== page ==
Best of our wild blogs: 1 Jul 19

Launch of Private Lives Exposé of Singapore's Coral Reefs!
Celebrating Singapore Shores!

Singapore Bird Report – May 2019
Singapore Bird Group

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Oil patches cleaned up from East Coast Park beach, water quality remains normal

Goh Yan Han Straits Times 30 Jun 19;

SINGAPORE - Patches of oil were seen on the shoreline at a section of East Coast Park on Saturday (June 29).

The Maritime and Port Authority of Singapore (MPA) said that it received a report at 8.04am that there was a smell of oil off East Coast Park.

It immediately dispatched its patrol craft to the seaward side of the reported area to investigate, as well as began cleaning up the small patch of oil sighted off the park's carpark C.

In response to queries from The Straits Times, an MPA spokesman said that the source of the oil spill is unknown, as there was no report of an oil spill incident prior to Saturday's incident.

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Malaysia, Johor: Breathing difficulties, nausea, vomiting return to Pasir Gudang

Kalbana Perimbanayagam New Straits Times 30 Jun 19;

PASIR GUDANG: As classes here resumed today, some 130 students from 15 schools experienced breathing difficulties, nausea and vomiting, similar to the incident 10 days ago which involved 18 schools in the district, caused by pollution.

Today’s incident also saw three teachers including SK Kopok's headmistress being affected.

A total of 23 pupils from SK Kopok were among the 130 who fell sick just hours after the morning school session began. However, only 30 were sent for further health screenings at the Masai and Pasir Gudang health clinics.

The other students who showed less severe reaction to the pollution /allergy were given first aid and allowed to go home.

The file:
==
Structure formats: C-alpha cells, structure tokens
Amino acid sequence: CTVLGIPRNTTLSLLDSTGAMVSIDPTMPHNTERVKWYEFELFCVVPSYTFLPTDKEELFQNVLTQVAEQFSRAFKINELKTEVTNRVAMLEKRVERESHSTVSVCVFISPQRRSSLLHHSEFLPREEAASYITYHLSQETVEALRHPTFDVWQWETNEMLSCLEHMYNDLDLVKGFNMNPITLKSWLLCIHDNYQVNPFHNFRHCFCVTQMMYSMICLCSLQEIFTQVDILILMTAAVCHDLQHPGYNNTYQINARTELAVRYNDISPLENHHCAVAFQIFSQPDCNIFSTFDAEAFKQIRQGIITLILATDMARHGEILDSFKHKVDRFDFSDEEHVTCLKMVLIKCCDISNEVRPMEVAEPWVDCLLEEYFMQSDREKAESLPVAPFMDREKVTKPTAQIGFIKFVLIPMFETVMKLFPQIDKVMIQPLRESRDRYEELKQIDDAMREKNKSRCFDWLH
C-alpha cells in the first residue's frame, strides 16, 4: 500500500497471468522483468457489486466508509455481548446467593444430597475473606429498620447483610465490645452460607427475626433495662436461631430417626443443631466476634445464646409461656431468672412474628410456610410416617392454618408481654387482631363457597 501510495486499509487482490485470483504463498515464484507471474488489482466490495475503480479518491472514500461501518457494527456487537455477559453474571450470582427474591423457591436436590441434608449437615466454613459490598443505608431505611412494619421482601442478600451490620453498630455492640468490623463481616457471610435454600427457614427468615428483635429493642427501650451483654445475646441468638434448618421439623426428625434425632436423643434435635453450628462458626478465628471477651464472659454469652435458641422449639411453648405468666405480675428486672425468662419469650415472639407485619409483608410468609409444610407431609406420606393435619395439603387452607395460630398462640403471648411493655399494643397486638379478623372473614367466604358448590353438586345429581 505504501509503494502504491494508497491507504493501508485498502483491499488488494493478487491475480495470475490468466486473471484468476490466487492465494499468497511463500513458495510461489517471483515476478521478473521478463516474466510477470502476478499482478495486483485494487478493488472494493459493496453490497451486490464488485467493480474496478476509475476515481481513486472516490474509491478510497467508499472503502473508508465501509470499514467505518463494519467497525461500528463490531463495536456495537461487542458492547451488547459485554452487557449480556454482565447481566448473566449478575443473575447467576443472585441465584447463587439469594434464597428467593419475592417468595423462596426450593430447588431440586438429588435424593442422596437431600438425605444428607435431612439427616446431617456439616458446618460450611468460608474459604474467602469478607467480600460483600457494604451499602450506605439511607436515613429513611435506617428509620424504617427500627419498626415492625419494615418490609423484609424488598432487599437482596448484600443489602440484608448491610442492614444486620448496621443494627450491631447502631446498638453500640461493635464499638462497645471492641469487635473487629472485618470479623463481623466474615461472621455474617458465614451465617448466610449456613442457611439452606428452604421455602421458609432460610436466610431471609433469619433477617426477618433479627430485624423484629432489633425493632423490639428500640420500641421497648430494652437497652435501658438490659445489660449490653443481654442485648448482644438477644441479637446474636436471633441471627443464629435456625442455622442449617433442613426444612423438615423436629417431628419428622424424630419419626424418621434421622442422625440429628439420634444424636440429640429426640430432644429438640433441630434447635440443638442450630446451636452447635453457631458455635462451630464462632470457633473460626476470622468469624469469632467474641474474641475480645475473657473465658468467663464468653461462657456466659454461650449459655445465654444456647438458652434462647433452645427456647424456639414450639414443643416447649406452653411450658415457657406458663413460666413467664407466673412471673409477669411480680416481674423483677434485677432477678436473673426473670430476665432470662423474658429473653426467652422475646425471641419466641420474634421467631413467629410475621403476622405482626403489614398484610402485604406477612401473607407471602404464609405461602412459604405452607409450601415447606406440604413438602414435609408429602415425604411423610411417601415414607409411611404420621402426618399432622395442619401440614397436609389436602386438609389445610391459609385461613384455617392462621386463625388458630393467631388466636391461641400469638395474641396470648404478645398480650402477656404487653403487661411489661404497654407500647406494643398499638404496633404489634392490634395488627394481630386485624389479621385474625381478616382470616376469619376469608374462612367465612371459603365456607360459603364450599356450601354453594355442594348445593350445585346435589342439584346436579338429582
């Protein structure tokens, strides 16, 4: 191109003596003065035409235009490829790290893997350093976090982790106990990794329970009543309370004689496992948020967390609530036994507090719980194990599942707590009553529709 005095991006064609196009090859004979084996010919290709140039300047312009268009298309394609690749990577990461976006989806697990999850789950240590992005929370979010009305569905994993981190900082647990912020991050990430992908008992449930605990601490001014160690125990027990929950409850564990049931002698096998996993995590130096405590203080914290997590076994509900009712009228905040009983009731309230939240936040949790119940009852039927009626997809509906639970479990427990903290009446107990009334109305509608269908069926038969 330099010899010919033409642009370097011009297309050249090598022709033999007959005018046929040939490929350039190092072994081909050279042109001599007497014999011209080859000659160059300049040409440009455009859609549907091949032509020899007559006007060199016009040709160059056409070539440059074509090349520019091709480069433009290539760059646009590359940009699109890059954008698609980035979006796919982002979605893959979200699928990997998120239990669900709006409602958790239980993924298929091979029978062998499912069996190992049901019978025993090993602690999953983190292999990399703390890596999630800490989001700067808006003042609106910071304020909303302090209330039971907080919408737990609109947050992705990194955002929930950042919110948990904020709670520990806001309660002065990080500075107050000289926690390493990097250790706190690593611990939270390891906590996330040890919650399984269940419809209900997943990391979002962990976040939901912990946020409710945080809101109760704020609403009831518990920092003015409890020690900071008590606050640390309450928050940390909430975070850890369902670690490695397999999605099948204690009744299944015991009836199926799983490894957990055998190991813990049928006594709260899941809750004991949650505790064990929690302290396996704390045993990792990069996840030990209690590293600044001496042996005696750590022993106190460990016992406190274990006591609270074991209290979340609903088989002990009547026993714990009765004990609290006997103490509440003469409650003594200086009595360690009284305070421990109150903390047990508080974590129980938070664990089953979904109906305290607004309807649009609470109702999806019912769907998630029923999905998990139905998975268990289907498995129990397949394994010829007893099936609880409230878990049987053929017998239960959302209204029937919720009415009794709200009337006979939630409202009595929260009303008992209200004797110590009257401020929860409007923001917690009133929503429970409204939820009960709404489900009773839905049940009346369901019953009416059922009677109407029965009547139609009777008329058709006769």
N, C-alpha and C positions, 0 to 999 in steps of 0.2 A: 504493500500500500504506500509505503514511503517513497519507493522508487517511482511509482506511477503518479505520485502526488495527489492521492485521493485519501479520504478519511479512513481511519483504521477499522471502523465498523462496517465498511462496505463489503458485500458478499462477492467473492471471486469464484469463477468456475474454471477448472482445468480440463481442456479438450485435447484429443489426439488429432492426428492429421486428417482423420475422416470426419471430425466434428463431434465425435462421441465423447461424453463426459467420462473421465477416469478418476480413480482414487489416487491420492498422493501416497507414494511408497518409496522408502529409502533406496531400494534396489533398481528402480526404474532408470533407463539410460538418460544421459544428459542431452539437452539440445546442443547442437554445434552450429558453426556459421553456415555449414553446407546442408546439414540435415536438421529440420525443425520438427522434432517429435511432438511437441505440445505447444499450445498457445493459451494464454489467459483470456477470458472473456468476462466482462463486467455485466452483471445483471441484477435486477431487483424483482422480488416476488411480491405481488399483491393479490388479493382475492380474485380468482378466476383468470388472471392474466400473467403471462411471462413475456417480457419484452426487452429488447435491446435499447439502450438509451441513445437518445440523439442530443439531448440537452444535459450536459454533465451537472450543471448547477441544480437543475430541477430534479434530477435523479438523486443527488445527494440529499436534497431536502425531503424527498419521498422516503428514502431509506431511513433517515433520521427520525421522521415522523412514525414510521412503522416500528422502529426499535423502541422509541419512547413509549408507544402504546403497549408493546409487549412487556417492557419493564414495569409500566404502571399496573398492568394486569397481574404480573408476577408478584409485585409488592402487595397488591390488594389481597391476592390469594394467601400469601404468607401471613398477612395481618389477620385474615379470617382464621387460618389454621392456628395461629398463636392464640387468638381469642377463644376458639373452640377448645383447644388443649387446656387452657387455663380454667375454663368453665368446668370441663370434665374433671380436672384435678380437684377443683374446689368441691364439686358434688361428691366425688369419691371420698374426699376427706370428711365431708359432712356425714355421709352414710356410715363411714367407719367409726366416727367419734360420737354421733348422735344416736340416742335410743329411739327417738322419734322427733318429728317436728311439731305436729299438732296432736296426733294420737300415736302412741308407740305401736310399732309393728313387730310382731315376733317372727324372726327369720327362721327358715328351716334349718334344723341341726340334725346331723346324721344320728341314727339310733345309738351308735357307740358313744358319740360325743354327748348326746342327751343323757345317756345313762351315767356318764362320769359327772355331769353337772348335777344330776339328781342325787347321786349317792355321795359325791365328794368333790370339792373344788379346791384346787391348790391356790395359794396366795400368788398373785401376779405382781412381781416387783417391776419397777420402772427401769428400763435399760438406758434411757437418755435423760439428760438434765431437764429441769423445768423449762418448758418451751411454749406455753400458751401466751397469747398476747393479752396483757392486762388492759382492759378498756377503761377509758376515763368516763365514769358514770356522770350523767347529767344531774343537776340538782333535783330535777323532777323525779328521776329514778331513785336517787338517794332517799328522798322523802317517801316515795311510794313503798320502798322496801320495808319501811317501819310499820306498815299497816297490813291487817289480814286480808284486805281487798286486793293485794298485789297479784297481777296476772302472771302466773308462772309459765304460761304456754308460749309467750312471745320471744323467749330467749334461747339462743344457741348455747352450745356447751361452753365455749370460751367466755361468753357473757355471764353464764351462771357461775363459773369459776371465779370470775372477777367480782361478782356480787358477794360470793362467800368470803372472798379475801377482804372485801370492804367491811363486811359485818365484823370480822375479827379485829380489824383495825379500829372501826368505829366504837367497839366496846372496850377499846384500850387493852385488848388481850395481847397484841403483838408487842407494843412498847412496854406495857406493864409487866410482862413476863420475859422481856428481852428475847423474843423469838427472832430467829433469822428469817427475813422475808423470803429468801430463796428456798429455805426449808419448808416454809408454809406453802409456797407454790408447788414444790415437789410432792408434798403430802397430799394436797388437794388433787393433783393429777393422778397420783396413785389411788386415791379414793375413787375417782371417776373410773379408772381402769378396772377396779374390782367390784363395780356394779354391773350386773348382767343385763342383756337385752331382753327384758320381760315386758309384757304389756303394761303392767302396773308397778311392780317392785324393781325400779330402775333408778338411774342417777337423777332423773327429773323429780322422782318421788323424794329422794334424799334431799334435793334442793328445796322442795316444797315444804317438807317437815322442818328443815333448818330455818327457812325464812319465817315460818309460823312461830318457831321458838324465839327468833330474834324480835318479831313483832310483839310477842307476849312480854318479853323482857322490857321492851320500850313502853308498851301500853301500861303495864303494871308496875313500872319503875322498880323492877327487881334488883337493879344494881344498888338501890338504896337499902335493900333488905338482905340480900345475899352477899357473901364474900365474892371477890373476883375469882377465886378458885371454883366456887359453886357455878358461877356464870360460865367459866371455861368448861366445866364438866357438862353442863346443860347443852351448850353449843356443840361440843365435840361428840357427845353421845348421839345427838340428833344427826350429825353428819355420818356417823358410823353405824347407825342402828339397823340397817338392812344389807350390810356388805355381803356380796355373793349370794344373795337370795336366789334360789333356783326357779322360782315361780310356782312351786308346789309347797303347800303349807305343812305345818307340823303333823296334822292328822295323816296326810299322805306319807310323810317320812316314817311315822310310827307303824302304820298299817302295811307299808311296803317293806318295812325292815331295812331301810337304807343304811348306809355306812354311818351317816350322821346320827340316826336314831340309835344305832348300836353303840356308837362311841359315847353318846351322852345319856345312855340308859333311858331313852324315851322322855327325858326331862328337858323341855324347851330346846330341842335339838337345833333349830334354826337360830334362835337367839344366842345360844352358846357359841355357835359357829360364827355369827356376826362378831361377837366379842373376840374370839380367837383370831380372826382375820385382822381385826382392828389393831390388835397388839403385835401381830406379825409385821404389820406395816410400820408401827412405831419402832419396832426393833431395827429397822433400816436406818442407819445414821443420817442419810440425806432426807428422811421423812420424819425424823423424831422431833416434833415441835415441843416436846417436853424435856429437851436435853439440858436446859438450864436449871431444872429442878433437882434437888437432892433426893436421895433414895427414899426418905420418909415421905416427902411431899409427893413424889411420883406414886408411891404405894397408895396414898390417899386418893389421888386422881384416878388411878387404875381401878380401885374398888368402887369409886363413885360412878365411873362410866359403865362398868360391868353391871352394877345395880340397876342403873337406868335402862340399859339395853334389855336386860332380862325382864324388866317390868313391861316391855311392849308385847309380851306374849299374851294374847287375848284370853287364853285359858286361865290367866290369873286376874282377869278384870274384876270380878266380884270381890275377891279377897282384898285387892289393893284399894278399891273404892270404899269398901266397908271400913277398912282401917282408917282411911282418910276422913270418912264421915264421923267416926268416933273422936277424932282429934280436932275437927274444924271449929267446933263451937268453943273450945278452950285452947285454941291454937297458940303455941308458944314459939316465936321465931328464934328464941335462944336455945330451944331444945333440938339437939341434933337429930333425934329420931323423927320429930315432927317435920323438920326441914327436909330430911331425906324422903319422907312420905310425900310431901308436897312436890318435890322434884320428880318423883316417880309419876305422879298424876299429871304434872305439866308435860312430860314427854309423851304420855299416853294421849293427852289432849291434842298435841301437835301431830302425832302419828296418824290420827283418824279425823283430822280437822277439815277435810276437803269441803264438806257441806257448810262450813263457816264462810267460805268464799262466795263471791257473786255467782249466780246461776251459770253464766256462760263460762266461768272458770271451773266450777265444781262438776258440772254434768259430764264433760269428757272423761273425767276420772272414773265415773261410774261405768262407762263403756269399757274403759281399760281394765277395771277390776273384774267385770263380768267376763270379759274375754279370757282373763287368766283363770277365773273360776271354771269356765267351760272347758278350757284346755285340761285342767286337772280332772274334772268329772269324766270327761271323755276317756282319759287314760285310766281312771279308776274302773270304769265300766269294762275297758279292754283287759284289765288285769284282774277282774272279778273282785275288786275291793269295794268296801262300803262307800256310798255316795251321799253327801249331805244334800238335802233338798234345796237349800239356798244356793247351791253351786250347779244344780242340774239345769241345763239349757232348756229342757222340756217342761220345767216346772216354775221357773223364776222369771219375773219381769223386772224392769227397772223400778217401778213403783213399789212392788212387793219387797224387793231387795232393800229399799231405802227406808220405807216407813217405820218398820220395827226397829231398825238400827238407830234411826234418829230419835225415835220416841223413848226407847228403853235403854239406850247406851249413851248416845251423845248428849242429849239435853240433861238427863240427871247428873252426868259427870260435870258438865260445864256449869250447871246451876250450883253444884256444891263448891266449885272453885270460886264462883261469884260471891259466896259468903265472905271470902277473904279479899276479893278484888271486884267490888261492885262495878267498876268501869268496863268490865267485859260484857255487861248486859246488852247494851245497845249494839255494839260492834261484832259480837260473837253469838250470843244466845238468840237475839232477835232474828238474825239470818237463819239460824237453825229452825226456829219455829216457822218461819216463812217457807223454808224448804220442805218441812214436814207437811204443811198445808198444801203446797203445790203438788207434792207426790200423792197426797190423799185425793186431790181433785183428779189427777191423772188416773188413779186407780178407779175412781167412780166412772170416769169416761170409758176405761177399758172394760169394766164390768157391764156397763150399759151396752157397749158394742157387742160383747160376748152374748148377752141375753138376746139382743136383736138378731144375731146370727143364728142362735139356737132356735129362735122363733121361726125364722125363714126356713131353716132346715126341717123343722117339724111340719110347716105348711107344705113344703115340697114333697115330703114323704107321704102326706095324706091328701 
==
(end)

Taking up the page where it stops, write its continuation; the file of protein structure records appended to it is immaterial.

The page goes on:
Classes continued as usual for the other students, including some 46 special needs students at SK Kopok and other schools in the district.

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Malaysia: Sabah's anti-poaching efforts boosted with RM4mil donation

muguntan vanar The Star 30 Jun 19;

KOTA KINABALU: The Sabah Forestry Department's special "Protect Team" – aimed at wiping out poachers and traffickers threatening the state's iconic wildlife species – has been given a boost with an RM4mil donation from the Sime Darby Foundation.

This is part of the state's renewed effort to eradicate poaching and wildlife trafficking by having more enforcement on the ground.

The injection will allow an increase in the number of enforcers and jump start the implementation of the three State Action Plans 2019-2028 for the protection of Bornean banteng (wild cattle), Sunda clouded leopard and proboscis monkey, launched late last year by state Tourism, Culture, and Environment Minister Datuk Christina Liew.

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Indonesia to welcome back endemic snake-necked turtles

The Jakarta Post 30 Jun 19;

The “repatriation” is to be conducted through a reintroduction program run by the Wildlife Conservation Society Indonesia Program (WCS-IP) and Wildlife Reserve Singapore.

The turtles, which are to be shipped to Indonesia in the next couple of months, have been bred by organizations in a number of countries, including the United States and Austria. Some 26 individuals bred in the US and Austria are now being kept in the Singapore Zoo. However, how many of those are to be sent to their natural habitat in their ancestral home is still under negotiation, Timbul Batubara, the head of the East Nusa Tenggara Resource Conservation Center (BBKSDA), said on Saturday.

The species, called the Roti Island snake-necked turtle, is on the International Union for Conservation of Nature (IUCN) red list and is categorized as critically endangered. Roti Island is another name for Rote Island.

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